5. Hi Fred Starr, Thank you for posting the picture of the Tilery Inn on the Picture Stockton website, it has brought back memories of many good times in my life when my mum and dad were running this pub. My name is Tony Kemp and my parents were Renee and Dickie Kemp, they ran the Tilery Inn between 1953 and 1976. The Tilery was the only building left standing at the bottom end of Garbutt Street following the clearance in the Bath Lane/Major Street area, prior to the building of the Victoria estate, in the 1960s, which I see is under demolition at this present moment in time!
    History of the Tilery’s existence can be traced back to 1861 when a man named John Cole ran it and in the 1880s when a couple named Lionel and Jane Robson were the landlords. A lot of beer has been drunk in there since then, but sadly no more! This was a great working class pub that came alive on a Friday, Saturday and Sunday nights when the regulars would let their hair down and make their own entertainment in the concert room by blasting out their favourite songs, accompanied by Josh Wilson on the piano and Wilf Wigham on drums. As I recall Josh couldn’t read a note of music? I think he must have been the first person to coin the phrase “you hum it, I’ll play it” and boy, could he!
    After Josh there was a blind pianist who lived in Norton, but, I regret, at the moment I can’t remember his name. Through the week the locals would support some great dart teams. As you say, Garbutt Street was a busy thoroughfare and bus route that took passengers and workers to communities in Portrack, Haverton Hill and Port Clarence as well as to works such as The Malleable, ICI, Davey United and Furness’s Ship Yard.
    Places and people I can recall in those days that where in Garbutt Street are the Grammar School and Chemist on the corner with Norton Road, the Star Inn Pub, the Red Lion Pub, Tommy Pattison was the landlord, Charlie Tennant’s builders yard, Annie Harris’s grocery shop when it was down the bottom end nearer to the railway crossing, Billy Blackwell’s butchers shop, Goode’s newsagents and Hollis’s sweet shop. Great times with hardworking, down to earth people!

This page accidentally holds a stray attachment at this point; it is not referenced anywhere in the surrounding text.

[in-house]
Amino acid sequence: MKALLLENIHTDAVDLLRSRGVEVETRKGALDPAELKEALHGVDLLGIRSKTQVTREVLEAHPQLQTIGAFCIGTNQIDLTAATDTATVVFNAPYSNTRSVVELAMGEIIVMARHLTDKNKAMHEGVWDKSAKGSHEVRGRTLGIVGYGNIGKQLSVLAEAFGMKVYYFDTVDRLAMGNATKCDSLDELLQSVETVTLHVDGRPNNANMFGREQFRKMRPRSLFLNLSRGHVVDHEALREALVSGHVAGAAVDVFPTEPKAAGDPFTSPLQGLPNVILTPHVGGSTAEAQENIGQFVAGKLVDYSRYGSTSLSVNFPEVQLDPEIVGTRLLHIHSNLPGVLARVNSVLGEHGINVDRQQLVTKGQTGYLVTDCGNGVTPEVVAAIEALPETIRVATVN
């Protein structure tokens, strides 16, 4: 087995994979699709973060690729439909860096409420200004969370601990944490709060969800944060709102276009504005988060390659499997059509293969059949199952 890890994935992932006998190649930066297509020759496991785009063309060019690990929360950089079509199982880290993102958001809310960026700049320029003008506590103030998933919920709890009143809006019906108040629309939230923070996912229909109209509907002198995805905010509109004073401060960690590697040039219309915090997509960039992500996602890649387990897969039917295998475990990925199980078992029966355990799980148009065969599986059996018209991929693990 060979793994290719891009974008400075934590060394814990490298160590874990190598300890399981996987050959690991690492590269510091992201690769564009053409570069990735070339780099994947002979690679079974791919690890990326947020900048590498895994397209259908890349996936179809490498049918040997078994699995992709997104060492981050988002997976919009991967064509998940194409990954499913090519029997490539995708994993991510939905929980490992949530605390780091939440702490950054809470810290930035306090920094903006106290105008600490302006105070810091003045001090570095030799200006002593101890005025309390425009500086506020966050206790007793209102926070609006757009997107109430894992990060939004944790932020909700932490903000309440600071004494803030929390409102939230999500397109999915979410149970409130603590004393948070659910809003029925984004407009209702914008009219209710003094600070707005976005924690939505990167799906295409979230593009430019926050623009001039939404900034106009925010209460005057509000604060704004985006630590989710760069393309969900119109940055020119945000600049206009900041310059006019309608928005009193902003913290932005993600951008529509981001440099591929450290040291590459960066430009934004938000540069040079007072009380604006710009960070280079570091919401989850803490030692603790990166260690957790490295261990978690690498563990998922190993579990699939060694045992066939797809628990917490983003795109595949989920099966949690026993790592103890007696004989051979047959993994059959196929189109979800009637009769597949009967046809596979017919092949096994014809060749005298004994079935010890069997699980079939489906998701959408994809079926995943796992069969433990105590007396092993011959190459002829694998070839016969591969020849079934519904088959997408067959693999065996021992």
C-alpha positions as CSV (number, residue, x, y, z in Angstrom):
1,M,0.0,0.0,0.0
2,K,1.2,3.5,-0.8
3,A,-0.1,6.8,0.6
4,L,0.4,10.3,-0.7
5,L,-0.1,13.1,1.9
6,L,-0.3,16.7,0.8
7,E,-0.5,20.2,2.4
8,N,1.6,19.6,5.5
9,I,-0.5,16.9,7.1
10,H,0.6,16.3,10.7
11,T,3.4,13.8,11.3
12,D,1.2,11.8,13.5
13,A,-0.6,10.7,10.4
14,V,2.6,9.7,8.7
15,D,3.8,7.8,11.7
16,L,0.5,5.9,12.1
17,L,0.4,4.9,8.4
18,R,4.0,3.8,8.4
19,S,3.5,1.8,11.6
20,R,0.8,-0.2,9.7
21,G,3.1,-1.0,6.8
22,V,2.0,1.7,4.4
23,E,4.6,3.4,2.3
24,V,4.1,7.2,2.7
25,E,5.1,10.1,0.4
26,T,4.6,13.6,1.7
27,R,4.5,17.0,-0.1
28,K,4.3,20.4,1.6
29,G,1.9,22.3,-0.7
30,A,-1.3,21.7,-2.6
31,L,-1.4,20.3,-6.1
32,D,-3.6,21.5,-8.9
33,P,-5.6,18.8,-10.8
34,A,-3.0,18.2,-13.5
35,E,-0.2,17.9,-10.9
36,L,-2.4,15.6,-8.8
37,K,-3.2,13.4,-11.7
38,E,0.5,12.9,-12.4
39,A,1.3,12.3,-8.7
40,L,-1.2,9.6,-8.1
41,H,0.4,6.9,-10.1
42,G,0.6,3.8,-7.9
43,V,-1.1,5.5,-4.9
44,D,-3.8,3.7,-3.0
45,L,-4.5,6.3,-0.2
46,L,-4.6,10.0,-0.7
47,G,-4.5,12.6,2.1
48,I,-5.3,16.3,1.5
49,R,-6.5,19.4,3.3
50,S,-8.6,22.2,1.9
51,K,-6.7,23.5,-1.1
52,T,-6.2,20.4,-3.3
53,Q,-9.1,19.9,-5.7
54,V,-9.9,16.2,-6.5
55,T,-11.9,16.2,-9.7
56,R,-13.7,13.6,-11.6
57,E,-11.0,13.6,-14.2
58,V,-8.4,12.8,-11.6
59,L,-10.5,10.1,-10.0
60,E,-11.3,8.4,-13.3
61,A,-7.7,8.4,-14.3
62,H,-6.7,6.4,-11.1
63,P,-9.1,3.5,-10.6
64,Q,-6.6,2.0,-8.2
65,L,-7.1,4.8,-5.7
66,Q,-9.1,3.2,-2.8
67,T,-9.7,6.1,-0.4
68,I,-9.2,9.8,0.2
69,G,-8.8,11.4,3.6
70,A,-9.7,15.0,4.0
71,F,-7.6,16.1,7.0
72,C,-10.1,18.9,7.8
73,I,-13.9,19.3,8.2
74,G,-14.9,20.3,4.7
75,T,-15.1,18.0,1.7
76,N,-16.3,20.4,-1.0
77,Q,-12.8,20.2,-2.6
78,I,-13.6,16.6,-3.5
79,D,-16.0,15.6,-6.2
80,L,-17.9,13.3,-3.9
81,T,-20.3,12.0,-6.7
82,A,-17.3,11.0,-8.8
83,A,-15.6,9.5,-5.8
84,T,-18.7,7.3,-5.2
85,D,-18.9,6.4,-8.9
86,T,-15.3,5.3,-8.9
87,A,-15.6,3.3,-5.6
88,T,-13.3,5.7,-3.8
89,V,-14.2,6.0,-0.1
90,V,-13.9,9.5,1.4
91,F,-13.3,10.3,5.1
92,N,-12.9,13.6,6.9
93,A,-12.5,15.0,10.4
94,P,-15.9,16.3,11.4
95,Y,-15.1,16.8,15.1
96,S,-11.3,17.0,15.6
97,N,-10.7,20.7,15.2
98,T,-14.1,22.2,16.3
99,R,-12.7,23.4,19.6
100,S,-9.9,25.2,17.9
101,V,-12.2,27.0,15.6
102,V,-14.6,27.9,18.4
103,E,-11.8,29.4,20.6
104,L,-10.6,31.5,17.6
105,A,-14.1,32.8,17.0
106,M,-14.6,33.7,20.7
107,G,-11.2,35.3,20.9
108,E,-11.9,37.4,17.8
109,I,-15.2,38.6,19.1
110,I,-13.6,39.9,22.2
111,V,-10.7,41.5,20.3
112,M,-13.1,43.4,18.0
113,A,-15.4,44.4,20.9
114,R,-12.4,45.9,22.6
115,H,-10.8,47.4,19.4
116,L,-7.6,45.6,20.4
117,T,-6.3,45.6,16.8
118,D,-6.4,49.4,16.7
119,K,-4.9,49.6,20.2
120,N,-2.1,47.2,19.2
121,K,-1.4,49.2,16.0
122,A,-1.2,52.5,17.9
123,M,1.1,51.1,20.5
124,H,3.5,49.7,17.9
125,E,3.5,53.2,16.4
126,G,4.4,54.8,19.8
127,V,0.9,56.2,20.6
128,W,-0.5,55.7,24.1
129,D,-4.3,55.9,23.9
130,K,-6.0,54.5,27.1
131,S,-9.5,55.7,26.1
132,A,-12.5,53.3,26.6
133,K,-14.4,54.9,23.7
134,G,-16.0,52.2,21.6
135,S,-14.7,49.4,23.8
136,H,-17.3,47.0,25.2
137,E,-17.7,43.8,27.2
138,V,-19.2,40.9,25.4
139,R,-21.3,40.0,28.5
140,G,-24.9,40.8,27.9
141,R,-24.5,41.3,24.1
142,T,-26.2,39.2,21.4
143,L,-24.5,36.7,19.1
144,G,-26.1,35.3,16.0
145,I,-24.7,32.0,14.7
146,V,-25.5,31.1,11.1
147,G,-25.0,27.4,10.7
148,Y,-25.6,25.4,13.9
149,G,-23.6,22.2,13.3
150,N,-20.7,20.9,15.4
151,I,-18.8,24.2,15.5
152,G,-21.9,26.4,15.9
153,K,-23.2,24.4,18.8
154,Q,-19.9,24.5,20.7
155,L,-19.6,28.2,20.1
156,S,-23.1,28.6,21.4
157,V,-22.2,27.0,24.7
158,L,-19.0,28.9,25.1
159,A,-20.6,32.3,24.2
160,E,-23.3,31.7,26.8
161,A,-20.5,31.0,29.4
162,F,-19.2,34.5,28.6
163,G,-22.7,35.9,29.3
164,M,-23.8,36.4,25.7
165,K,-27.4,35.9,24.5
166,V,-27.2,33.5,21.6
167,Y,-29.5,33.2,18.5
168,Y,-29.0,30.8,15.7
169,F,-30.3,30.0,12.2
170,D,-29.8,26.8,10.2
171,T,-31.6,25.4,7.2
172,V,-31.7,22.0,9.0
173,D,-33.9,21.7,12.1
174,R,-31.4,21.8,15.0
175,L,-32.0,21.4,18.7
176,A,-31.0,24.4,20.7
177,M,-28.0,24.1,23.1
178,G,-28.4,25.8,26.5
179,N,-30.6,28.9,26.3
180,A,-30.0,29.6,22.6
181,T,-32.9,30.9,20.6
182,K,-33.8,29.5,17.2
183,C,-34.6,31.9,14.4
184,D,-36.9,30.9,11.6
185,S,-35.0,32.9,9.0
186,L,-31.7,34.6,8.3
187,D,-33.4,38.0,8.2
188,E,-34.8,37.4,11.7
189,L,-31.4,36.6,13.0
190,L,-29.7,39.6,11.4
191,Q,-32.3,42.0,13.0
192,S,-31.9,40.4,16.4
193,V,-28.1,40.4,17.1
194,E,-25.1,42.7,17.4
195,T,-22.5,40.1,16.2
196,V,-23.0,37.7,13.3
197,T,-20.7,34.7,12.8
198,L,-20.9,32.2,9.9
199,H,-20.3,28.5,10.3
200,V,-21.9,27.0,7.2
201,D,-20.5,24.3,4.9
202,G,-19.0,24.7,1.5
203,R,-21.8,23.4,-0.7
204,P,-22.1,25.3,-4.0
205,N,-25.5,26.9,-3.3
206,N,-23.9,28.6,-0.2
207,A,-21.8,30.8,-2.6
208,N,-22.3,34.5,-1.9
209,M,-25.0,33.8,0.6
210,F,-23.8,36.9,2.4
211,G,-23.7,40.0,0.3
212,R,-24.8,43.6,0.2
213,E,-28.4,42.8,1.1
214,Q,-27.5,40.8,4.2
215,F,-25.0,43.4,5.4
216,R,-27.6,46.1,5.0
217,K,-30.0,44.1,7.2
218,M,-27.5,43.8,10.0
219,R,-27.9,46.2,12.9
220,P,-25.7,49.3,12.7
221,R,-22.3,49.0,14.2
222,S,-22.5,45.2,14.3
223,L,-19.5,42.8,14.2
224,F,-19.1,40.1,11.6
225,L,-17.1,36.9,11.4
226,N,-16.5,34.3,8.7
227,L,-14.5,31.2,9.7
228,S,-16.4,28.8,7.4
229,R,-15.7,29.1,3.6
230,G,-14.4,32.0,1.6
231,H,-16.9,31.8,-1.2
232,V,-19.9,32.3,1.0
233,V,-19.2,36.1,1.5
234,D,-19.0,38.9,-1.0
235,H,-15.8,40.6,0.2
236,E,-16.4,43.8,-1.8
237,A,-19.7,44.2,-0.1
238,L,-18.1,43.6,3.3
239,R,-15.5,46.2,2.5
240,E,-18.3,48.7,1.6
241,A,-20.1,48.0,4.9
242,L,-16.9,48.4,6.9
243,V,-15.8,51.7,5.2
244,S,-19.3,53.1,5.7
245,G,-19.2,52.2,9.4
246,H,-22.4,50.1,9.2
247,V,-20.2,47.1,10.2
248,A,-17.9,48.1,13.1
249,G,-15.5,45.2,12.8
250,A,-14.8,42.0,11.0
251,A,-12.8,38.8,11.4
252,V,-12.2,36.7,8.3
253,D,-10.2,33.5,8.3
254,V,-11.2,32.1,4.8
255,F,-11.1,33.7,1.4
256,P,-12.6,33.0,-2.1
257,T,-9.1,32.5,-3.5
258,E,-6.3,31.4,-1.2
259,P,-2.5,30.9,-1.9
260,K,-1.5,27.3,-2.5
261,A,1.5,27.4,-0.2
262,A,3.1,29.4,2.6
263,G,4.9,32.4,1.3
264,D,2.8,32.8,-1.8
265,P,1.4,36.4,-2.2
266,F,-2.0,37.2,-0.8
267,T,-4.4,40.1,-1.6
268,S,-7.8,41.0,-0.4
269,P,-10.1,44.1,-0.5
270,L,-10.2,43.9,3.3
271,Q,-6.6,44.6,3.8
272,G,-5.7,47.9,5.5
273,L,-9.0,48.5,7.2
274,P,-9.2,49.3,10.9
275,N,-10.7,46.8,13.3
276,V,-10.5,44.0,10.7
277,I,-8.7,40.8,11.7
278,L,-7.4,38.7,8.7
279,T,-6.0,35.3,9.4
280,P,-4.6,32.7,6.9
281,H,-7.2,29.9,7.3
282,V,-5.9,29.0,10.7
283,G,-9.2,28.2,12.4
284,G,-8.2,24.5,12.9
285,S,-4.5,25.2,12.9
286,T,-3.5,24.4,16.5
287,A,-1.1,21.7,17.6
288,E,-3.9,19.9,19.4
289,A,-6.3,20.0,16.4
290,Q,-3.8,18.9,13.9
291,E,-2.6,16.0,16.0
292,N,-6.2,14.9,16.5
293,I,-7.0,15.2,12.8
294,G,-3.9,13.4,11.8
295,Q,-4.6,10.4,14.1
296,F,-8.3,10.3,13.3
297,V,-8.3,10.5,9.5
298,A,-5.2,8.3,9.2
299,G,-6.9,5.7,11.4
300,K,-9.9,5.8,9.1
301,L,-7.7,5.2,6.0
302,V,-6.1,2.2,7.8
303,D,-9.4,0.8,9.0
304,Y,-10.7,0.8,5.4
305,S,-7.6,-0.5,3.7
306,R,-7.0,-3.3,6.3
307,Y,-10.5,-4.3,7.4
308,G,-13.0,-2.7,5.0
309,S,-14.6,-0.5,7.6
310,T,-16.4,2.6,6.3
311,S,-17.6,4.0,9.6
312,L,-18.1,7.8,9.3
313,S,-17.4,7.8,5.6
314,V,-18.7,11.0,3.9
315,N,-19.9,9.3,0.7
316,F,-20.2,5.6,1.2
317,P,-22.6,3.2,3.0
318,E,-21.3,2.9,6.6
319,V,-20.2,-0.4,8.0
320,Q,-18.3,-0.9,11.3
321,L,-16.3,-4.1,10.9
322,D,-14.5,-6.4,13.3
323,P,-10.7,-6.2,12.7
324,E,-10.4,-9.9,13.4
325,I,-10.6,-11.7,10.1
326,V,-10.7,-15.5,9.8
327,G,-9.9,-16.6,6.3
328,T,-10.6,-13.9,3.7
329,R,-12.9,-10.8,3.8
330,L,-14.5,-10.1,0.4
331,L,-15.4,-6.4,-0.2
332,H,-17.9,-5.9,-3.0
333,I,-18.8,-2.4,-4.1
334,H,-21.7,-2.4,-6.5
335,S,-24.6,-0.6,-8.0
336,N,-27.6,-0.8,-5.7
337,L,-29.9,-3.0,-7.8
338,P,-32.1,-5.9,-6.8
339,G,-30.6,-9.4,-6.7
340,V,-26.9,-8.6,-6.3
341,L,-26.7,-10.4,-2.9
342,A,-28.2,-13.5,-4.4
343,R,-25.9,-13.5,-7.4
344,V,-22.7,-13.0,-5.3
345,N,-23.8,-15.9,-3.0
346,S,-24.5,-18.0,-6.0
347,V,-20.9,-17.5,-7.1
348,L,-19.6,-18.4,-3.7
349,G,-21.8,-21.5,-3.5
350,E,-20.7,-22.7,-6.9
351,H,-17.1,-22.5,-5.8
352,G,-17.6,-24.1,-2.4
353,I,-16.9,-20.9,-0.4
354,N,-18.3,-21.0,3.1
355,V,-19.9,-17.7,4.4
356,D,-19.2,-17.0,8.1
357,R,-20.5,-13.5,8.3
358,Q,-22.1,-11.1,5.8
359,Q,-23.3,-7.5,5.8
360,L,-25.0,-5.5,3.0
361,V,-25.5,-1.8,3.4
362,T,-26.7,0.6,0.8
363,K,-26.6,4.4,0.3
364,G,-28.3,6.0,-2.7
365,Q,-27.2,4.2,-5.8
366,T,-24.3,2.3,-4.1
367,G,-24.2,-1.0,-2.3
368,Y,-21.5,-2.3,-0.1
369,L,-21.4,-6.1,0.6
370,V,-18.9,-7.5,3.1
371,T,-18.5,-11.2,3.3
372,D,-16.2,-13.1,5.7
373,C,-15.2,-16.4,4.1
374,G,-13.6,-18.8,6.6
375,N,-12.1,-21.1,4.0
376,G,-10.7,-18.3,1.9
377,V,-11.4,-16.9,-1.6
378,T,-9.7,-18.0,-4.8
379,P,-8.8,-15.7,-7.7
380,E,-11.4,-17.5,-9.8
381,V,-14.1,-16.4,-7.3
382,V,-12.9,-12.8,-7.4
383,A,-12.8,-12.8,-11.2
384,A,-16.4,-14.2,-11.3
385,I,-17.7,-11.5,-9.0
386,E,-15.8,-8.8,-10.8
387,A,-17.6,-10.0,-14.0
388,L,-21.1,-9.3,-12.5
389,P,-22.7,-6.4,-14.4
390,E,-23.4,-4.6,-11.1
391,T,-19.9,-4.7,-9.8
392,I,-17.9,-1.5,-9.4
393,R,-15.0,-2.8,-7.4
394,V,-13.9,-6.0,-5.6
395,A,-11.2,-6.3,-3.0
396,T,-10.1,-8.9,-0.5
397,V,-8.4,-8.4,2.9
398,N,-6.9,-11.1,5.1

• The blind pianist was known as “Blind Johnnie” he also played in The Maple on Dover Road, Ragworth in the sixties, sorry I didn’t know his surname.


    • Tony, what a wonderful evocation of the past that must bring a tear to the eye of many who lived in the area. I have to say that when I came back to Stockton I used to go to the Cons Club on the other side of the road. But I must have passed your pub hundreds of times, first walking up Garbutt Street to get my grand dad’s linctus from the Chemist on Norton Road, and then for two years when I was in the Sixth Form at Stockton Grammar.

      In those days the level crossing into Portrack Lane was closed frequently, and it was always a bit of an event to see the huge trains of pipes being pulled out of the Malleable. I never realised the historic importance of this railway, known as the North Shore Branch, until I started contributing to Picture Stockton. There are now a god number of pictures of the locality on the website.

      Judging from the OS maps there used to be a small brickworks on the other side of the level crossing. In my time the site was being used for storing scrap machinery. Was this how your pub came to be called “The Tilery”?. And was your pub refurbished in some way when the Victoria estate was built? The wall facing the camera looks quite new.


    • The first pub I went in. They were not to strict on asking your age. I was going in there 1965 sat in the side room with rest of the underage drinkers. Happy memories. Thanks for showing the picture


  6. I used to spend new years eve at my Mam and Dads best friends house …Edna and George Bateman who lived at 6 Seaham Street in Tilery. I also worked at the Malleable steel works in the 1960s in the tanks department. I’m Malcolm Trattles and my Dad Bill also worked there. Wonder if anyone else remembers me?